Labour shortage hinders growth of rooftop solar projects

Venkatesh Ganesh Mumbai | Updated on June 28, 2020

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Even after easing of lockdown, rooftop solar projects in India are affected by labour shortage and reduced working capital.

A Pune-based developer faced a double whammy of labour shortage and closure of project sites as industries in Maharashtra continue to struggle to return back to normalcy. “There is labour shortage and many project sites are yet to open,” said the developer.

A Bengaluru-based rooftop solar developer echoed similar views. “In the various phases of lockdown across the country since March 23, our projects got impacted as labour moved away to their native places,” he said. This developer has 90 projects which involves setting up and maintenance of rooftop-based solar systems for small industries and residential houses in southern India.

Typically, rooftop solar requires maintenance work such as cleaning of solar panels once every 15-30 days to ensure energy efficiency. Larger rooftop solar companies also are facing problems.

“We have faced some shortages and as the PV module cleaning happens every 2-3 weeks,” said Kuldeep Jain, Founder and Managing Director, CleanMax, which has around 500 rooftop projects across the country.

Getting the workforce

Tata Power Solar, which has installed capacity of 10,763 MW all over the country, did not see a challenge as it ring-fenced people in the locations where they work. “While the movement has been hampered, people are in the vicinity of the plant,” said Ashish Khanna, MD & CEO, Tata Power Solar and President, Tata Power (Renewables).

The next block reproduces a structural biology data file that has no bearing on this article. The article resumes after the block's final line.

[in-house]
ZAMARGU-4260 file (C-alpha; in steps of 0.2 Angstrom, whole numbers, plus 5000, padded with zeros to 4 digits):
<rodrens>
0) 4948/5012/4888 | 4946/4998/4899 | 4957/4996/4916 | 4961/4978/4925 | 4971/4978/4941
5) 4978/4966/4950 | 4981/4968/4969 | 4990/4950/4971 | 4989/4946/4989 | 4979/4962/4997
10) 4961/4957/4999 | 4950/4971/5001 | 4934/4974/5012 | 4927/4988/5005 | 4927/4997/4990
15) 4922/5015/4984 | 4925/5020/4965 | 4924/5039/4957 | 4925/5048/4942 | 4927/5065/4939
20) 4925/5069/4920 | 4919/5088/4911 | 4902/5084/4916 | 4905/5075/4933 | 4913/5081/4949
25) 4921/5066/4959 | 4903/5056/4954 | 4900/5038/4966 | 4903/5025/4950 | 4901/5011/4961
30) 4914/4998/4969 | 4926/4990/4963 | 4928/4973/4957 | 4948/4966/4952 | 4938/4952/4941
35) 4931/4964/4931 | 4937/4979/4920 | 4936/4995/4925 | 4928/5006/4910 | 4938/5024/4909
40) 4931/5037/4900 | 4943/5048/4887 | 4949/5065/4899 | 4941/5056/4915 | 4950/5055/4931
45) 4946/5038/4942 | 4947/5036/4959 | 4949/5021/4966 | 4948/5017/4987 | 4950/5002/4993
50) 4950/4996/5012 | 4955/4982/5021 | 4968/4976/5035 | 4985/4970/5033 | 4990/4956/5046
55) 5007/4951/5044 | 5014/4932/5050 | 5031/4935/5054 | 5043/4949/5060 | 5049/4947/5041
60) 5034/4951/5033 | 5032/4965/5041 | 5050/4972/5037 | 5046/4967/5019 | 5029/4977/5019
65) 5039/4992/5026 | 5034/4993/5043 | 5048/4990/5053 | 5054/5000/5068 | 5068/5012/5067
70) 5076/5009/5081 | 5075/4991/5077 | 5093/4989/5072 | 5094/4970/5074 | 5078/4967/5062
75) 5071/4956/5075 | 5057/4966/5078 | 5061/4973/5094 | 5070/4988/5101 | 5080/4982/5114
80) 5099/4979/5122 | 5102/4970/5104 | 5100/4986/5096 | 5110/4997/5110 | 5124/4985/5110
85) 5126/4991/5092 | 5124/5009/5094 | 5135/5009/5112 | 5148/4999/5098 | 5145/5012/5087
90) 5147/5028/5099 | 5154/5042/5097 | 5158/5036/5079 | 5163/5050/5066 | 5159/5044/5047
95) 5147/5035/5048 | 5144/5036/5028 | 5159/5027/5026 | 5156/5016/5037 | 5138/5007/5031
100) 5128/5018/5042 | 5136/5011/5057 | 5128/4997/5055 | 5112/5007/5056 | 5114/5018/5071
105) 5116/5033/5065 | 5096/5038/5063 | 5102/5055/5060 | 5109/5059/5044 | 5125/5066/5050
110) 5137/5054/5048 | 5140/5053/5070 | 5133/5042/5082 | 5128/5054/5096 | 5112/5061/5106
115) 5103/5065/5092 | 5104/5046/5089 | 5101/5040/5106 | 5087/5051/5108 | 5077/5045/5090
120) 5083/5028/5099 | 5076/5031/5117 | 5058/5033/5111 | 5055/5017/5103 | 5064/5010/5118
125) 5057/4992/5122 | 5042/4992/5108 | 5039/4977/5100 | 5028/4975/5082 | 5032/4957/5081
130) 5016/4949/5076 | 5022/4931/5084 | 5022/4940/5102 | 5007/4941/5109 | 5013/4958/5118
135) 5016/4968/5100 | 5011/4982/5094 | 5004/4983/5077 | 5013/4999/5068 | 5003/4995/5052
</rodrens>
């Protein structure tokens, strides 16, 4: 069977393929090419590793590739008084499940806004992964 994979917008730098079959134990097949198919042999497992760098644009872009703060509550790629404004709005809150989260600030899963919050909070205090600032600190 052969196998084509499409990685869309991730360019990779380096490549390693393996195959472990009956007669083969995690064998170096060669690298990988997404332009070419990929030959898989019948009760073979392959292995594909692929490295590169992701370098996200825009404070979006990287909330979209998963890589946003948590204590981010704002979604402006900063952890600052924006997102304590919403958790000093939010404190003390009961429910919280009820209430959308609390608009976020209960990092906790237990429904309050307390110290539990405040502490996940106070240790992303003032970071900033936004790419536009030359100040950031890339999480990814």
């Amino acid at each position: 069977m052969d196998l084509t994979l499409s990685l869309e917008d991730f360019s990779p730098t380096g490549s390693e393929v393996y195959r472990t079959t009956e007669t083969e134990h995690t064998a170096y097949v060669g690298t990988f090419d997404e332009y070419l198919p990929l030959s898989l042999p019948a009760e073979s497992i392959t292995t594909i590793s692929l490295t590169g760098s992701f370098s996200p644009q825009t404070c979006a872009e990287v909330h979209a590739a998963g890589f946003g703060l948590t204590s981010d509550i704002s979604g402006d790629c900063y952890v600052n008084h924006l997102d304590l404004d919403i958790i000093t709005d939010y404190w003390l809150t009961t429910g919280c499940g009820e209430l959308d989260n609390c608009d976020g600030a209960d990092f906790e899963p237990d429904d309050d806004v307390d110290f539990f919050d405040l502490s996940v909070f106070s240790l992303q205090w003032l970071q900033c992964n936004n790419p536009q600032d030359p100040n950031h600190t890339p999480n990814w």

While most of the labour workforce are around villages near these project sites, companies are finding it difficult to get them back to work. “The labour pool availability has reduced as people are scared of contracting Covid-19,” said Sesha Prasanna, MD of Bengaluru-based Espee Solar.

After businesses started resuming after the lockdown, things have not been smooth. “Companies faced initial challenges moving the labour to the construction sites due to issues related to travel, public transport as well as local quarantine rules,” stated Gagan Vermani, Founder and CEO, MYSUN.

Projects miss date

About ₹16,000 crore worth solar projects, adding up to a total capacity of 3,000 MW, could be at risk for missing their respective scheduled commercial operation date (SCOD), according to a Crisil report. This puts at risk around 3GW of solar projects auctioned between July and August 2018, which need to meet their SCODs by July 2020.

The labour shortage has also increased costs, thereby putting a strain on working capital. Saket Suri, owner at Nagpur-based JK Powerguard, a solar products distributor, is of the view that companies are facing payment delays and higher working capital, which is putting severe stress in project execution.

Some companies are taking the help of technology to address a part of the problem. “For questions such as are the panels generating power right now, is the battery charging, we use technology,” said Jain.

On April 21, the Ministry of New and Renewable Energy (MNRE) gave all renewable projects which are in the pipeline a deadline extension. This extension is for the period of lockdown plus additional 30 days for normalisation, for which they will not have to submit any evidence or proofs for examination.

Published on June 28, 2020

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